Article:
Written By: Mike Acker
Label: Self-Released – Rating:
Here’s something you don’t see everyday: an album that leads off with the title track that’s first lyrics are the same as both the name of the song and the album – Noah And The Whale, a folk rock outfit from the UK, accomplishes that trifecta on their newest album The First Days Of Spring.
“The First Days Of Spring,” the opening number, is the longest song on the album, and introduces early the tone of the record; a little bit of sorrow, a little bit of longing, and a lot lyrical song writing. Noah And The Whale come by their band name as a combination of the title of one of their favorite films, “The Squid And The Whale,” and the name of the director of that film, Noah Baumbach. Anyone familiar with the work of Baumbach, whose latest film was 2007’s “Margot At The Wedding,” will have no trouble recognizing the influence of his themes in the songs of The Last Days Of Spring.
Baumbach often deals with complicated relationships, and Noah And The Whale use their lyrics to also look at complications in the relationship department. “My Broken Heart,” the album’s fourth track, gets going with the lyrics, “You can give up anything when your following your heart,” and eventually leads up to the line, “You can break my broken heart.” An indication that things can be bad, but they can always get worse. What keeps this track, and the album, from sliding into the territory of the sentimental is the simplicity of the way the song is sung, and the power of its instrumental accompaniment.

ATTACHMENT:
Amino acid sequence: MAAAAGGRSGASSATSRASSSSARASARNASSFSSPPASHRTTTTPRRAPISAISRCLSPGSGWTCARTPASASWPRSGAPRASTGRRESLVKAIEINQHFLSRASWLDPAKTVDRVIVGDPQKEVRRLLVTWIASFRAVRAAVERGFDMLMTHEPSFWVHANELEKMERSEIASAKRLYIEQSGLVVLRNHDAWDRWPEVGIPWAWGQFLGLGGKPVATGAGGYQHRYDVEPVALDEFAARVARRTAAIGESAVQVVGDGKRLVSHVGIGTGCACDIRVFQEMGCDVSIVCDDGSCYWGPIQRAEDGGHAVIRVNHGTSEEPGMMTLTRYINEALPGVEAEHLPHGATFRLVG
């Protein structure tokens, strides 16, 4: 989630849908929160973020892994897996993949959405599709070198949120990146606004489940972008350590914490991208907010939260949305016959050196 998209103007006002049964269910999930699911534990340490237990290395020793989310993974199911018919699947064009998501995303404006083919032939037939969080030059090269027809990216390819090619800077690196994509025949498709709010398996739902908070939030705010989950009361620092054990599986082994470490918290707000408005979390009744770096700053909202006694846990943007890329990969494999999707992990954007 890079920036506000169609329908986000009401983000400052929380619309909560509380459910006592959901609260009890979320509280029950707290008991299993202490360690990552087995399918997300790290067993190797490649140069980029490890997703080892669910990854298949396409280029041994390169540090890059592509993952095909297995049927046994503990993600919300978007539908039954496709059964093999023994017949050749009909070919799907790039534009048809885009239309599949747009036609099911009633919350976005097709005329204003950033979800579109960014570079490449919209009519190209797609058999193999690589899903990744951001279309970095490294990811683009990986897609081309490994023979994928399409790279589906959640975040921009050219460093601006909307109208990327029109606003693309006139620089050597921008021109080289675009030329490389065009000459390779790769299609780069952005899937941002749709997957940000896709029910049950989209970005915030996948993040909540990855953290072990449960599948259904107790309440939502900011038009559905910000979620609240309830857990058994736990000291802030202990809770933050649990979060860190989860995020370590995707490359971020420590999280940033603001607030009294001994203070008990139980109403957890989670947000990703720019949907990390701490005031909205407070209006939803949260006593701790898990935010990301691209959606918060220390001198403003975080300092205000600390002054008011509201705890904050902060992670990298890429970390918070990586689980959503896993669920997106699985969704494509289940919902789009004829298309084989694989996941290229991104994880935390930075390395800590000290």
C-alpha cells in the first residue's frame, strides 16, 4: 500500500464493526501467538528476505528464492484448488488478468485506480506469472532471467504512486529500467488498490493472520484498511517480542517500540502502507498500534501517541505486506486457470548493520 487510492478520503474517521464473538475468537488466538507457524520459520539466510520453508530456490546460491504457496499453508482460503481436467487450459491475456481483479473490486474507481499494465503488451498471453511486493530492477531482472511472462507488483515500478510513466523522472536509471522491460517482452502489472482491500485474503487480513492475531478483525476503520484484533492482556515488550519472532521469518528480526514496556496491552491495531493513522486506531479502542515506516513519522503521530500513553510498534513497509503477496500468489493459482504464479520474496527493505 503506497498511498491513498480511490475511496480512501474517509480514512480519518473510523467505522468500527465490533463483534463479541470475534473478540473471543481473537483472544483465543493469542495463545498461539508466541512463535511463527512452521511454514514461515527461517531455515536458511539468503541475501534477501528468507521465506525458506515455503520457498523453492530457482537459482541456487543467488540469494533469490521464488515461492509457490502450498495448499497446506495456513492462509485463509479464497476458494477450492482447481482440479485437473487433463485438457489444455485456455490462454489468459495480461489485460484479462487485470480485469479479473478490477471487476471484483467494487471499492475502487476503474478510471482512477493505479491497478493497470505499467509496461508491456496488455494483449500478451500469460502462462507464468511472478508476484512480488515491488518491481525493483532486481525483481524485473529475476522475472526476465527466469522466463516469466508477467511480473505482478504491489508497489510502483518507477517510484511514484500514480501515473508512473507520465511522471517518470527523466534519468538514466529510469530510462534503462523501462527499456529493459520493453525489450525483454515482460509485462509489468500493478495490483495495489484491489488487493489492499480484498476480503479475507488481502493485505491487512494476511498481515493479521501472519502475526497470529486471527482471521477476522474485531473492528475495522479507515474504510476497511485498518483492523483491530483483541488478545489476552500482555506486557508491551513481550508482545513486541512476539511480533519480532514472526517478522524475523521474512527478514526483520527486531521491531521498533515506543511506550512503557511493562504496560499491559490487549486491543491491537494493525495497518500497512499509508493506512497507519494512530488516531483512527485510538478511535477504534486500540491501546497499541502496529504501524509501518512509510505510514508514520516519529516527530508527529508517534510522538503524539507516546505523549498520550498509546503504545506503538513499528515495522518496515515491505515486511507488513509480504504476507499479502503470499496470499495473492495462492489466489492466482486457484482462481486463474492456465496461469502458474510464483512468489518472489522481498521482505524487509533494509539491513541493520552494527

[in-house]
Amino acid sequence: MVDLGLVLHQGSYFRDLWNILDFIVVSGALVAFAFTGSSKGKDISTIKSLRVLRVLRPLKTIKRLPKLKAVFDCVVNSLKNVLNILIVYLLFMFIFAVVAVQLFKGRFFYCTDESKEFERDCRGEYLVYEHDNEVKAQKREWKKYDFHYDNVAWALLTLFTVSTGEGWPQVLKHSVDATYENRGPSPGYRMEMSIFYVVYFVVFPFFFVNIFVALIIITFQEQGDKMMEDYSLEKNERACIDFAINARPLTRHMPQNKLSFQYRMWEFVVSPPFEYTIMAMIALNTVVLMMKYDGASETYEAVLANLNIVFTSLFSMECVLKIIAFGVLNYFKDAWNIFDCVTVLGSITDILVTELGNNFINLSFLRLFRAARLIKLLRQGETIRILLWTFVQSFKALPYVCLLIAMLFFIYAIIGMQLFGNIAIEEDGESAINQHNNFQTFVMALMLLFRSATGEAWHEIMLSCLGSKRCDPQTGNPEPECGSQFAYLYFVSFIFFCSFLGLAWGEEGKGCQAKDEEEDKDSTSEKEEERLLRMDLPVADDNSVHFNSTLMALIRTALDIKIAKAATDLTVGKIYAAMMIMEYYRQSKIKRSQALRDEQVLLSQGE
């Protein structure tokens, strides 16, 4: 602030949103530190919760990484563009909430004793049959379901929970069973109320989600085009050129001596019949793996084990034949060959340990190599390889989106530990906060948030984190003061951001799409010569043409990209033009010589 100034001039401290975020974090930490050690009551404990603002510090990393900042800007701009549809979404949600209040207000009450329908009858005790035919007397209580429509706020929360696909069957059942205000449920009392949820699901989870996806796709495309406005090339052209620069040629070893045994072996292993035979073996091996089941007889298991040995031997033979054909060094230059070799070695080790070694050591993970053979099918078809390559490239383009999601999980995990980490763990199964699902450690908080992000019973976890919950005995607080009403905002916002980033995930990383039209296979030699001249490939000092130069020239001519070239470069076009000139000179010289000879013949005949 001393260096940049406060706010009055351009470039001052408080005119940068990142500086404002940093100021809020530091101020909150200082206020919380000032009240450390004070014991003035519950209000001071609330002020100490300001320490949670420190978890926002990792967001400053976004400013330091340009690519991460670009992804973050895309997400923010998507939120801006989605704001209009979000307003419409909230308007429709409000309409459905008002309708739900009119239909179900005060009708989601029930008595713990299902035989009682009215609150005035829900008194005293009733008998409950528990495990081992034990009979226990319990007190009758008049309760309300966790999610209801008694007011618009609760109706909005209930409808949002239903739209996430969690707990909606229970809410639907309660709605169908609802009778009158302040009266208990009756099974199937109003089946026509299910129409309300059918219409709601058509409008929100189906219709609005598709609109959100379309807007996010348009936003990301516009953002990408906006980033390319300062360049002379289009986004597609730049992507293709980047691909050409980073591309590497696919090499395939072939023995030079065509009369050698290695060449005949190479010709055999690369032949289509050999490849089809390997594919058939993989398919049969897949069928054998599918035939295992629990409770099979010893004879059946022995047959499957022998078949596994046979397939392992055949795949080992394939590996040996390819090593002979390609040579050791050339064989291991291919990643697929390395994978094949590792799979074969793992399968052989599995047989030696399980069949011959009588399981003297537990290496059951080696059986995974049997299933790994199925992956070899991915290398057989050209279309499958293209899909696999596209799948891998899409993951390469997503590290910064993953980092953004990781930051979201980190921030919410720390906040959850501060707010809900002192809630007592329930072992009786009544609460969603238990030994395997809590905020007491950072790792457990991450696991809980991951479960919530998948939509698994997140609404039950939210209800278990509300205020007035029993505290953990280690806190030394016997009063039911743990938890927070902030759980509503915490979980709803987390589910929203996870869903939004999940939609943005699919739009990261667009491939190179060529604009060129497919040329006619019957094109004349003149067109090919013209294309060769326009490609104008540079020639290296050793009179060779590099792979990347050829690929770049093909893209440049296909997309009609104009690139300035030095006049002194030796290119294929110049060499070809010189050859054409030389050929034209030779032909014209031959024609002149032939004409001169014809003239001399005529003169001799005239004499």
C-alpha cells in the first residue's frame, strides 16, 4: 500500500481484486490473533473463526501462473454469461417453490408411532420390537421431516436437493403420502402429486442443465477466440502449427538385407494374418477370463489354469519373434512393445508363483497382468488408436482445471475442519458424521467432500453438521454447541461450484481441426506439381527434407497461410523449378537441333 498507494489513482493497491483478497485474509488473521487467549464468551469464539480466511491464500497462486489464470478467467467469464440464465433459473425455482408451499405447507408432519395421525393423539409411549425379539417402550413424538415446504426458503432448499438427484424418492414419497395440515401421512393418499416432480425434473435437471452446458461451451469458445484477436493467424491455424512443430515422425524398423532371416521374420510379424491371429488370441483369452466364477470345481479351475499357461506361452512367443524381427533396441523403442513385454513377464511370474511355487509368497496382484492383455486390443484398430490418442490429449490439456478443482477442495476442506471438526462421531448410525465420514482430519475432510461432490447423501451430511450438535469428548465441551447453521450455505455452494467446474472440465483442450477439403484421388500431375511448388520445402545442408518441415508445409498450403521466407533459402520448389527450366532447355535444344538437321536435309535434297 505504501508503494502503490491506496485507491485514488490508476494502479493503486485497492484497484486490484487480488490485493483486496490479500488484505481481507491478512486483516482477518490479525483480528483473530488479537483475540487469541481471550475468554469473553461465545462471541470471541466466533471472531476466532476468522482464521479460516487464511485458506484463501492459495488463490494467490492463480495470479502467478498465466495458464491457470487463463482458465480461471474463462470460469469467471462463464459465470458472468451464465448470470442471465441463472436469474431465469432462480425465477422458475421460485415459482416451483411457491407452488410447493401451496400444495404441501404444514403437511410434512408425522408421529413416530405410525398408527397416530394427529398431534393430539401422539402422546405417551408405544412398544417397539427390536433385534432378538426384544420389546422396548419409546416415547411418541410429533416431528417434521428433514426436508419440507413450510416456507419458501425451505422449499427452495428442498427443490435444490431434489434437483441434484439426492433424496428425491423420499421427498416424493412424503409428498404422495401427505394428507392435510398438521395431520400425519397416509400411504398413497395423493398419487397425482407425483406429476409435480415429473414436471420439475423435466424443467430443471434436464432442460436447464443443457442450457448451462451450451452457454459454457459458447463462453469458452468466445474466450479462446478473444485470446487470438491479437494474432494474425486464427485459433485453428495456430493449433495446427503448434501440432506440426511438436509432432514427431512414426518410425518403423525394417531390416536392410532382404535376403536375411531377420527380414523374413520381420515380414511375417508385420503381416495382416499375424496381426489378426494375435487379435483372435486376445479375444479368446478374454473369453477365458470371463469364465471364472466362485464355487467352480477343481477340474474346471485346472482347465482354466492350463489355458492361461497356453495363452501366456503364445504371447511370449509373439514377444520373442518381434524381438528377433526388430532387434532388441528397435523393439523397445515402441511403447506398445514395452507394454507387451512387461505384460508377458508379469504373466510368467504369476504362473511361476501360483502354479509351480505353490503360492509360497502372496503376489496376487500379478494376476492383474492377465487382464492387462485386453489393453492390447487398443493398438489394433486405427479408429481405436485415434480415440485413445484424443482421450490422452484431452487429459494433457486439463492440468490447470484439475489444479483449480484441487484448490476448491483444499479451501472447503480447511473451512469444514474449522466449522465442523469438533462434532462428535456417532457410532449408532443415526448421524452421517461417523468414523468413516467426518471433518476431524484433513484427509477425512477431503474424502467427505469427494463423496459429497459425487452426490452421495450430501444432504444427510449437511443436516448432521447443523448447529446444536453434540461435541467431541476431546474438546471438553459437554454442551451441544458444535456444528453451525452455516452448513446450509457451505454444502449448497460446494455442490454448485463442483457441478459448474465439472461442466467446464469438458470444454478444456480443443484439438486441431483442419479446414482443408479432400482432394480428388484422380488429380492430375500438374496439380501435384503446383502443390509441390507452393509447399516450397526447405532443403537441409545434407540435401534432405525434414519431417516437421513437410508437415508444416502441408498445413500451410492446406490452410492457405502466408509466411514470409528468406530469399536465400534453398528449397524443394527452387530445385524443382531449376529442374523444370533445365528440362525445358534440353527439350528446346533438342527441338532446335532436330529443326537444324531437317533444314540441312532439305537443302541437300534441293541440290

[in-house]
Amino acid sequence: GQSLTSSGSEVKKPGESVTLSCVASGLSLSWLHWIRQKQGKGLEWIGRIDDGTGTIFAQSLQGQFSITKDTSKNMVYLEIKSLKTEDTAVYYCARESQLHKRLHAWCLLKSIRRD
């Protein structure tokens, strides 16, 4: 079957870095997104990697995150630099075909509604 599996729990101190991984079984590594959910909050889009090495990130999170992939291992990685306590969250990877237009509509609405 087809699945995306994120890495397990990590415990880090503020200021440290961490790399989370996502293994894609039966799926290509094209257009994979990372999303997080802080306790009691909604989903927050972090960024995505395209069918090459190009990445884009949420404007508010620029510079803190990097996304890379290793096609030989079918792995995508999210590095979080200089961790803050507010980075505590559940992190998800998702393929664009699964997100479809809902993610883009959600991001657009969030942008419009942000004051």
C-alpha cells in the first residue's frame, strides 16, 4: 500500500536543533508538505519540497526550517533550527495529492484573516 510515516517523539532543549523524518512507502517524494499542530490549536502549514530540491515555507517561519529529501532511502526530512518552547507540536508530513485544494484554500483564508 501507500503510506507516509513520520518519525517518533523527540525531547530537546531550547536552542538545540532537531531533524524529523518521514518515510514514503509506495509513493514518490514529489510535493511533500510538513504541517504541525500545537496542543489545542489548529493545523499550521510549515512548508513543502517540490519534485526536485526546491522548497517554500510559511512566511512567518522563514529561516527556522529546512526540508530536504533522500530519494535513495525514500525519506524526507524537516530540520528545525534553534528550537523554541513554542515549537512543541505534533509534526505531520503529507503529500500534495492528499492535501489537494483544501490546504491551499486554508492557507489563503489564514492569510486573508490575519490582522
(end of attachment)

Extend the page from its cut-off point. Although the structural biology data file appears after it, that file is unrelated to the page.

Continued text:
The First Days Of Spring makes a short one-eighty right in the middle of the record. “Love Of An Orchestra,” is book-ended by tracks titled “Instrumental I,” and “Instrumental II,” and sounds like something from Rodgers and Hammerstein, and not Noah Baumbach. Although the tone changes with this one track, and then changes back afterward, the feeling it brings isn’t one of disruption, but more one of a break from the heaviness of the beginning of the album. “Love Of An Orchestra,” one of my favorite tracks, strikes me as an effort by a talented band to show that they can excel in a completely different mode, and I think the song works as a fantastic counter point to the songs that came before, and the rest of the album that follows.
The track following directly after the second short instrumental break, “Stranger,” contains the most direct narrative song writing, providing a stark image of a person fresh off a break-up sleeping with a new person for the first time. The songs clocks in at five minutes thirty-eight seconds, and the final one minute and twenty seconds provide my favorite part of the album. After the whole tale of the song, two harmonious voices sing the reassuring lines, “you know in a year, I’m going to be happy, you know in a year, it’s going to be better.”
The First Days Of Spring is essentially an album about a break-up, and it takes the listener through most of the stages and the feelings that go along with breaking up. It’s a testament to the musical talents of Noah And The Whale that by the time you get to the end of the record, and the songs have gone from gloomy to more upbeat, that you want to turn around and start the record over again, and fell all those feelings for a second time.
The break up album of the year!